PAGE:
Medications that harm your ears are surprisingly widespread. From popular pain medicine to tinnitus medication, here’s the low-down on drugs that affect your hearing for better or for worse.
Medicines Can Affect Your Ears
The US accounts for about half of the $500 billion dollar pharmaceutical industry. Do take over-the-counter medications on a regular basis? Or perhaps your doctor has prescribed you with some kind of medication. It frequently will happen that people neglect the warnings that come along with virtually all medications because they think they won’t be affected. So it’s important to point out that some medications raise the chance of hearing loss. Some medications can, on the plus side, assist your hearing, like tinnitus medication. But how do you know which medicines are ok and which ones are the medications will be hazardous? But if you get prescribed with a medication that is known to lead to hearing loss, what can you do? Here’s the long and short on medications.
1. Over-the-Counter Painkillers That Harm Your Hearing
Most people are surprised to find out that medicine they take so casually could cause hearing loss. Experts looked at the kind of painkillers, frequency and duration along with hearing loss frequency. This link is supported by a number of studies of both men and women. A collaborative study among Harvard, Brigham Young and Women’s Hospital discovered something surprising. Ongoing, regular use of over-the-counter pain relievers damages hearing. Regular use is defined as 2 or more times a week. People who have chronic pain often take these kinds of medicines at least this frequently. Taking too much aspirin at once could result in temporary loss of hearing, which could become permanent over time. NSAID medications that contain ibuprofen, acetaminophen and naproxen seem to be the most common. But you may be surprised to find the one with the strongest link. The culprit was acetaminophen. For men under 50 there’s nearly double the risk of hearing loss if they were managing chronic pain with this drug. Just for the record, prescription painkillers are just as bad. Hearing loss might be caused by the following:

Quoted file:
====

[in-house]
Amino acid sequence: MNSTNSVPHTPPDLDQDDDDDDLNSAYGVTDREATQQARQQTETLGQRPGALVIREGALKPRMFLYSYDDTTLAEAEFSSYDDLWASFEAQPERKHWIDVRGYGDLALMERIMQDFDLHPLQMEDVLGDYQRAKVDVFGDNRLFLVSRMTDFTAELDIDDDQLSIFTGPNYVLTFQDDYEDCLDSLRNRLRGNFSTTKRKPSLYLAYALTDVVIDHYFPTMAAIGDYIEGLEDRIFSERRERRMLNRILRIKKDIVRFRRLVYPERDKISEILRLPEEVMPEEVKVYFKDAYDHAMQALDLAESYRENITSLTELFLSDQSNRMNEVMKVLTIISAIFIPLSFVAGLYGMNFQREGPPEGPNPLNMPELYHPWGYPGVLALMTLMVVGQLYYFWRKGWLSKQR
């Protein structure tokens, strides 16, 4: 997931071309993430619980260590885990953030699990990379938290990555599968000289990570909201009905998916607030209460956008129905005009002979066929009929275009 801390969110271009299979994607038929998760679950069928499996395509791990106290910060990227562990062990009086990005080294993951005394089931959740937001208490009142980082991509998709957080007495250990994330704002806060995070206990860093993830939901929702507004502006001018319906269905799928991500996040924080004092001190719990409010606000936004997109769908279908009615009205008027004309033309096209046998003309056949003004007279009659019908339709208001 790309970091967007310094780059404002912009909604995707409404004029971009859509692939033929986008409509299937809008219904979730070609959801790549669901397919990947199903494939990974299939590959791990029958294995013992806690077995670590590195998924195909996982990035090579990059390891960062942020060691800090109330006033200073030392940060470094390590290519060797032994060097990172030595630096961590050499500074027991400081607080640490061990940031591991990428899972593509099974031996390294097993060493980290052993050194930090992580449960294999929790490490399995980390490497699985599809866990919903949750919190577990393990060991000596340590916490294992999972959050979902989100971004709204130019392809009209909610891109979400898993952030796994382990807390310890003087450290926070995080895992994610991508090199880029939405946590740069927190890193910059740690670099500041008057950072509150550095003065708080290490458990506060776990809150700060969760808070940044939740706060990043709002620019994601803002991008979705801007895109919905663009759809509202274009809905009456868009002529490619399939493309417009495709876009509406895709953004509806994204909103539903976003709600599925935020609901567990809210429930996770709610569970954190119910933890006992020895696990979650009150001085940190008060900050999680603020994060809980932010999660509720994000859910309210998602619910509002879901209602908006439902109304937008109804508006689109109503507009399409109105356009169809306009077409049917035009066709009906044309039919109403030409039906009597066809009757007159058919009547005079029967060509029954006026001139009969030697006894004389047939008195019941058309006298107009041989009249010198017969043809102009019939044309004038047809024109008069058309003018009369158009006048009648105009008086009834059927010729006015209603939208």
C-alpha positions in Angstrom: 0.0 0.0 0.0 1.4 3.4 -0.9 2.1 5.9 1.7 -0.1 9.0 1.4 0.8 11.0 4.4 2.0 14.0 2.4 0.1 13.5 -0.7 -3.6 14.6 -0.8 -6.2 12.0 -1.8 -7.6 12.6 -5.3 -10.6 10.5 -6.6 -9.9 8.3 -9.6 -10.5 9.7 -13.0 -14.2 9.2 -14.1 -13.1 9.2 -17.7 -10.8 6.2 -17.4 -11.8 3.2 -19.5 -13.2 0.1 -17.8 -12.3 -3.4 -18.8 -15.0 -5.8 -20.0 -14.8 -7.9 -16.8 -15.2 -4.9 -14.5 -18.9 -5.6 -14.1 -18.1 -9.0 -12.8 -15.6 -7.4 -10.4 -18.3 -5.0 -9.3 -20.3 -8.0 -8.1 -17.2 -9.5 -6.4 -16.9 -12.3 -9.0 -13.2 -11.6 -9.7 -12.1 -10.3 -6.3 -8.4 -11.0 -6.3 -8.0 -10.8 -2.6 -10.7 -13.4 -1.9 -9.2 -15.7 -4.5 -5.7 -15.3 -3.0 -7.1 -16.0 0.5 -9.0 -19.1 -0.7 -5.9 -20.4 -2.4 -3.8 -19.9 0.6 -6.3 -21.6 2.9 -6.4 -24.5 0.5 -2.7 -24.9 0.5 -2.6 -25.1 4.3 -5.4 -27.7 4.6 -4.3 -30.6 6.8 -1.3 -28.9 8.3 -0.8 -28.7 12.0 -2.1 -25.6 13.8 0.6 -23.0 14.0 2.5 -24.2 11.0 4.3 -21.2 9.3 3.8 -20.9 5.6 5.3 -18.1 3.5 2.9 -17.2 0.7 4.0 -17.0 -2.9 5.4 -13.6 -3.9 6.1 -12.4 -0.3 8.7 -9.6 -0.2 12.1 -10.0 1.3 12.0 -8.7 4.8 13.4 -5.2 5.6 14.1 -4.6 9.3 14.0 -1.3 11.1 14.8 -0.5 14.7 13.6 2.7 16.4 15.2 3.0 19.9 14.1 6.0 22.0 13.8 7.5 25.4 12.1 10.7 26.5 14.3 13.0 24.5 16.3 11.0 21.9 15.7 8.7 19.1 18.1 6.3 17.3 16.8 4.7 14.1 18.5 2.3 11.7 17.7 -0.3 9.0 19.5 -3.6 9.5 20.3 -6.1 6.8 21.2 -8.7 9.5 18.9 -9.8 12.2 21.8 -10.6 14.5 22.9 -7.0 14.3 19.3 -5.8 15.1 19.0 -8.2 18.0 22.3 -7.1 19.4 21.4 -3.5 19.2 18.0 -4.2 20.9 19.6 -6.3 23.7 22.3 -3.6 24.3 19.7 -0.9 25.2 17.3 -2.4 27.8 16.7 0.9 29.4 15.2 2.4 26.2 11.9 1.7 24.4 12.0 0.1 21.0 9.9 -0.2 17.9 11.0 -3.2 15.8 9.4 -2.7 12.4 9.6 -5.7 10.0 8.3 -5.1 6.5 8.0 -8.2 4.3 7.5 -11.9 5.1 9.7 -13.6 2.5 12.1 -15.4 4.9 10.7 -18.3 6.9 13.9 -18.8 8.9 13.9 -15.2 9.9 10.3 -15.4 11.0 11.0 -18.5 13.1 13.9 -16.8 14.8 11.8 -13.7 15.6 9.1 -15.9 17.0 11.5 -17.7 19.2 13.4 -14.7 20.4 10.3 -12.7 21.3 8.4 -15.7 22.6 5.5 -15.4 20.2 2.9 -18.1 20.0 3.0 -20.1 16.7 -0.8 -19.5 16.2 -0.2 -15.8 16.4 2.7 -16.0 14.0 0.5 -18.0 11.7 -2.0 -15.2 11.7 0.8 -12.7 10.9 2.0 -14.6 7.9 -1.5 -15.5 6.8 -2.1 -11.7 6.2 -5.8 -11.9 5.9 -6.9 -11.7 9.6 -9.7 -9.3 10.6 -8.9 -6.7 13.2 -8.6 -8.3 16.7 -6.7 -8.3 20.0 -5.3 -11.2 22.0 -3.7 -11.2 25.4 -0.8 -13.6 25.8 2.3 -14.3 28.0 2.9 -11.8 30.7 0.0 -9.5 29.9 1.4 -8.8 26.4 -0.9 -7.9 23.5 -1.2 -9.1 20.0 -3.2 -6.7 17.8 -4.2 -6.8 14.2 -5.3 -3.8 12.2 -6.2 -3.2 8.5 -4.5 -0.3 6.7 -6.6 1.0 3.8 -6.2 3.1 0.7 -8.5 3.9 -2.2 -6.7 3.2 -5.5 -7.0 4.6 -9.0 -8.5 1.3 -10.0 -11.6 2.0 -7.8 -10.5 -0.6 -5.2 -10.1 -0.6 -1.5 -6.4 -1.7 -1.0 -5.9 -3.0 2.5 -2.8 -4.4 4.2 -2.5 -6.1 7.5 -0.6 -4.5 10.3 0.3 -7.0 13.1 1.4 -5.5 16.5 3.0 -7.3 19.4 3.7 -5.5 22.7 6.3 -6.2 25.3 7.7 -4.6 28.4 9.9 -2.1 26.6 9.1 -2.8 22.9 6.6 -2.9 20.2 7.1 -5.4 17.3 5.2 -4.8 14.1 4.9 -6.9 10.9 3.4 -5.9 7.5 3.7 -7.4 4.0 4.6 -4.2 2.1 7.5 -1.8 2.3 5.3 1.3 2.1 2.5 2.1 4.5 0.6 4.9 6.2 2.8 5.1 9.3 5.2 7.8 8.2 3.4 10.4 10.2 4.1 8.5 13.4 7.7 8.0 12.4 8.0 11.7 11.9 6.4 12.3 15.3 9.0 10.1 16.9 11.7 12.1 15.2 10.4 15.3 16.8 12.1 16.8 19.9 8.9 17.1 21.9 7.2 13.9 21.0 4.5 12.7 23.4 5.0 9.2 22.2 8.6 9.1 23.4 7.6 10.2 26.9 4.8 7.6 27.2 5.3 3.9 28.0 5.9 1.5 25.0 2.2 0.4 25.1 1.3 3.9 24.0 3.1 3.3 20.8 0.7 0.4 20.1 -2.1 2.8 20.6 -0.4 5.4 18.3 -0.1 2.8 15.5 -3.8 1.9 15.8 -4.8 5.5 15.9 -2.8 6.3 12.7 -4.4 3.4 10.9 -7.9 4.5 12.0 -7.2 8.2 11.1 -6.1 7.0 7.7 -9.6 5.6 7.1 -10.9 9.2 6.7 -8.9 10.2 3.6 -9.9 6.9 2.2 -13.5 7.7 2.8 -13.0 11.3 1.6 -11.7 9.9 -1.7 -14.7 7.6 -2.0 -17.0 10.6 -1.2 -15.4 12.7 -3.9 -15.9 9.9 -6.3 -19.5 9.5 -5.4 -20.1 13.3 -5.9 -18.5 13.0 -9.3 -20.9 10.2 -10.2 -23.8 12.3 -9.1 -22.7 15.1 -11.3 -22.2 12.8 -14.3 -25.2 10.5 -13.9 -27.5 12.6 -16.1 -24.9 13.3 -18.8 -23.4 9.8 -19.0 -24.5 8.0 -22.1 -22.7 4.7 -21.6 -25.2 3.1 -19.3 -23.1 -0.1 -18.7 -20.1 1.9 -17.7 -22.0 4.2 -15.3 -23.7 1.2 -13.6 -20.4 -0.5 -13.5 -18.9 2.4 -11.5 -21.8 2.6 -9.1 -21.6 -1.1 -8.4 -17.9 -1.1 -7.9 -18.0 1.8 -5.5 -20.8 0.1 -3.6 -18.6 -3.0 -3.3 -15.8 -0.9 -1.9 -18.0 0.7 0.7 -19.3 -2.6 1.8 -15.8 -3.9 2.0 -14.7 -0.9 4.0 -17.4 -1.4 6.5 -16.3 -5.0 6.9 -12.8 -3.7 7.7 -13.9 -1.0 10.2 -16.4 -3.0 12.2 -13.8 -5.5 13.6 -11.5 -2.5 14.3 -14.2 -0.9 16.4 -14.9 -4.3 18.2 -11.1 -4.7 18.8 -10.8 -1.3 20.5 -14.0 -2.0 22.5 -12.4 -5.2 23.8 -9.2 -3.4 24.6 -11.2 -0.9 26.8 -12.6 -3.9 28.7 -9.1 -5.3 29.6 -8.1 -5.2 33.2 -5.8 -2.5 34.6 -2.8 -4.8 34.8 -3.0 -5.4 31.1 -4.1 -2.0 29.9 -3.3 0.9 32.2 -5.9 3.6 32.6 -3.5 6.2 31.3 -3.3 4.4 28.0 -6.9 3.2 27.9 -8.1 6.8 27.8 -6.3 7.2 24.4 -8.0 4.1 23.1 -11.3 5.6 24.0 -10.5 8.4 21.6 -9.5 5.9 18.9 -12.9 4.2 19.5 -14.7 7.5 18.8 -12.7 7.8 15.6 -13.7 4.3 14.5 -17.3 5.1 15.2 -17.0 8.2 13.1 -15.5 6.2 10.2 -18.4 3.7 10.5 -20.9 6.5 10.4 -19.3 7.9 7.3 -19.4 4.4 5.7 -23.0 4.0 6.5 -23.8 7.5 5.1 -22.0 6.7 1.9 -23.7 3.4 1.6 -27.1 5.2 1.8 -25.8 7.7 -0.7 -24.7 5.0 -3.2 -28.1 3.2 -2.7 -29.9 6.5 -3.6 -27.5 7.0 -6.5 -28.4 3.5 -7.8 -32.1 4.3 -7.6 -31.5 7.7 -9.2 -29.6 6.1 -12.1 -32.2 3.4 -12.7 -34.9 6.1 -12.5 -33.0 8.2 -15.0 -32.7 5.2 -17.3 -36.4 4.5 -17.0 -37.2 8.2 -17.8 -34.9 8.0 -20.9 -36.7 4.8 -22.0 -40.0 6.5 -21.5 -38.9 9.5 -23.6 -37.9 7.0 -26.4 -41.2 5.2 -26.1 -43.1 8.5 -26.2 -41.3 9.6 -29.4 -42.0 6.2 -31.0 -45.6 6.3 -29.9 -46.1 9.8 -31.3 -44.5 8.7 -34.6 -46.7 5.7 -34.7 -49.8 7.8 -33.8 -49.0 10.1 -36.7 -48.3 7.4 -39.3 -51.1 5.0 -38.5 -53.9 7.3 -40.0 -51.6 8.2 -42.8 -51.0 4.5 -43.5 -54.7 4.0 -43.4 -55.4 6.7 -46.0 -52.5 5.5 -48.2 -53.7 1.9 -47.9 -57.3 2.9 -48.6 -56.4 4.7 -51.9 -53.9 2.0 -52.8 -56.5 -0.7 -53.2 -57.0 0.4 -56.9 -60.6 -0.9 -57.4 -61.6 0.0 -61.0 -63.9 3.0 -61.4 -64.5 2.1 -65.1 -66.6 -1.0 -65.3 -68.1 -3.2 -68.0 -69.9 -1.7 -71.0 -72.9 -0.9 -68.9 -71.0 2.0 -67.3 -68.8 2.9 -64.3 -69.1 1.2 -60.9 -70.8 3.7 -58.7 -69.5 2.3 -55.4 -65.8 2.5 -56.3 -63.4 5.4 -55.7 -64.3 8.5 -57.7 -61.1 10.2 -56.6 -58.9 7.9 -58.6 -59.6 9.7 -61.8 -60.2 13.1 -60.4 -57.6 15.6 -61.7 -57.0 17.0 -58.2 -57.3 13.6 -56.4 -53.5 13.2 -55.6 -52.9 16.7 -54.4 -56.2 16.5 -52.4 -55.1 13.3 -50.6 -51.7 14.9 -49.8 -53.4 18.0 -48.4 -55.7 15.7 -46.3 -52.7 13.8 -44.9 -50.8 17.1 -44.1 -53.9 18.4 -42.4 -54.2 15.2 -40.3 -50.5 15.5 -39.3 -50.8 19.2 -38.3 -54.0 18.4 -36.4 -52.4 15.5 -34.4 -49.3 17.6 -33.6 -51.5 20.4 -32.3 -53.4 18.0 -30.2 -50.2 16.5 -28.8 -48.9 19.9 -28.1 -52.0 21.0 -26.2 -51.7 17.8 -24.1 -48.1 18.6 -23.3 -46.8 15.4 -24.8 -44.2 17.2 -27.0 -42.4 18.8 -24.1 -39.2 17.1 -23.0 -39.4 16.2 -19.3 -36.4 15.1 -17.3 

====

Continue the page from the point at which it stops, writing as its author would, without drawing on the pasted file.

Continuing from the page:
It’s not clear specifically what causes this hearing loss. The nerves of the inner ear that detect sound could be destroyed by the reduction of blood flow possibly triggered by these medications. That’s the reason why loss of hearing might be the consequence of prolonged use of these drugs.
2. Some Antibiotics Are Ototoxic
Most antibiotics are probably reasonably safe when used as directed and you’re not allergic. But certain types of antibiotic might increase the danger of hearing loss: Aminoglycoside. Human studies haven’t yet come up with reliable data because they are in their initial stages. But there absolutely seem to be a few individuals who have noticed hearing loss after taking these drugs. It’s convincing enough to see the outcomes of the animal testing. The medical community thinks there could be something to be concerned about. Every time mice take these antibiotics, they ultimately lose their hearing. The following illnesses are commonly treated with Aminoglycoside antibiotics:
- Bacterial meningitis
- Cystic fibrosis
- Tuberculosis (TB)
- Certain other respiratory diseases